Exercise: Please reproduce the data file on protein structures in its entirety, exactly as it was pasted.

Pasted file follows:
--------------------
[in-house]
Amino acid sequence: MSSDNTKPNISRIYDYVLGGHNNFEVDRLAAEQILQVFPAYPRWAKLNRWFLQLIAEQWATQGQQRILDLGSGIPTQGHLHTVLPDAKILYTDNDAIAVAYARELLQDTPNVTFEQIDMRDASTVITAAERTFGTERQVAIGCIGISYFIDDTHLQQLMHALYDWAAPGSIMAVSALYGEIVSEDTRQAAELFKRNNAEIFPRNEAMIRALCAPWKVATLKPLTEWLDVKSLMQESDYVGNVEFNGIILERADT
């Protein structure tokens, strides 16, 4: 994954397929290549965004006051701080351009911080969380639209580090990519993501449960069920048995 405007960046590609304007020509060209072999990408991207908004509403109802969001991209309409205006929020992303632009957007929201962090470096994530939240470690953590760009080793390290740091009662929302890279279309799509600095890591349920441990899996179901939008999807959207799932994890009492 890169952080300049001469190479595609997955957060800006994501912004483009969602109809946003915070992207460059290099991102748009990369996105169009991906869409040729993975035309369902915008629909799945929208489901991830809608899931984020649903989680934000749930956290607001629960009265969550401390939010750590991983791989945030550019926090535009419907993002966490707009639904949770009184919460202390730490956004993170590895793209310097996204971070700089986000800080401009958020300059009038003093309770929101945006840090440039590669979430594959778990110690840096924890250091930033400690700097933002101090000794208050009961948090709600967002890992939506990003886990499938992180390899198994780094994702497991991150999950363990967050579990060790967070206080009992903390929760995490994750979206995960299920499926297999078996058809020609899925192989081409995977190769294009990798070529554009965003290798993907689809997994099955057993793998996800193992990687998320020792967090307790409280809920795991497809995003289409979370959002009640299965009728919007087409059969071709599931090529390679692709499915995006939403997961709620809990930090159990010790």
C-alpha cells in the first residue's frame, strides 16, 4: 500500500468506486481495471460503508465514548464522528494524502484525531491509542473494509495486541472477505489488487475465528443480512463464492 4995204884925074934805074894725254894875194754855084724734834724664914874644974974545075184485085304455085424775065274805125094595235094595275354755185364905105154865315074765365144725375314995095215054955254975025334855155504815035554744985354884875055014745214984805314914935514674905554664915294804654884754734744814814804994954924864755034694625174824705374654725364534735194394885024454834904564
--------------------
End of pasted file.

[in-house]
Amino acid sequence: MSSDNTKPNISRIYDYVLGGHNNFEVDRLAAEQILQVFPAYPRWAKLNRWFLQLIAEQWATQGQQRILDLGSGIPTQGHLHTVLPDAKILYTDNDAIAVAYARELLQDTPNVTFEQIDMRDASTVITAAERTFGTERQVAIGCIGISYFIDDTHLQQLMHALYDWAAPGSIMAVSALYGEIVSEDTRQAAELFKRNNAEIFPRNEAMIRALCAPWKVATLKPLTEWLDVKSLMQESDYVGNVEFNGIILERADT
């Protein structure tokens, strides 16, 4: 994954397929290549965004006051701080351009911080969380639209580090990519993501449960069920048995 405007960046590609304007020509060209072999990408991207908004509403109802969001991209309409205006929020992303632009957007929201962090470096994530939240470690953590760009080793390290740091009662929302890279279309799509600095890591349920441990899996179901939008999807959207799932994890009492 890169952080300049001469190479595609997955957060800006994501912004483009969602109809946003915070992207460059290099991102748009990369996105169009991906869409040729993975035309369902915008629909799945929208489901991830809608899931984020649903989680934000749930956290607001629960009265969550401390939010750590991983791989945030550019926090535009419907993002966490707009639904949770009184919460202390730490956004993170590895793209310097996204971070700089986000800080401009958020300059009038003093309770929101945006840090440039590669979430594959778990110690840096924890250091930033400690700097933002101090000794208050009961948090709600967002890992939506990003886990499938992180390899198994780094994702497991991150999950363990967050579990060790967070206080009992903390929760995490994750979206995960299920499926297999078996058809020609899925192989081409995977190769294009990798070529554009965003290798993907689809997994099955057993793998996800193992990687998320020792967090307790409280809920795991497809995003289409979370959002009640299965009728919007087409059969071709599931090529390679692709499915995006939403997961709620809990930090159990010790």
C-alpha cells in the first residue's frame, strides 16, 4: 500500500468506486481495471460503508465514548464522528494524502484525531491509542473494509495486541472477505489488487475465528443480512463464492 4995204884925074934805074894725254894875194754855084724734834724664914874644974974545075184485085304455085424775065274805125094595235094595275354755185364905105154865315074765365144725375314995095215054955254975025334855155504815035554744985354884875055014745214984805314914935514674905554664915294804654884754734744814814804994954924864755034694625174824705374654725364534735194394885024454834904564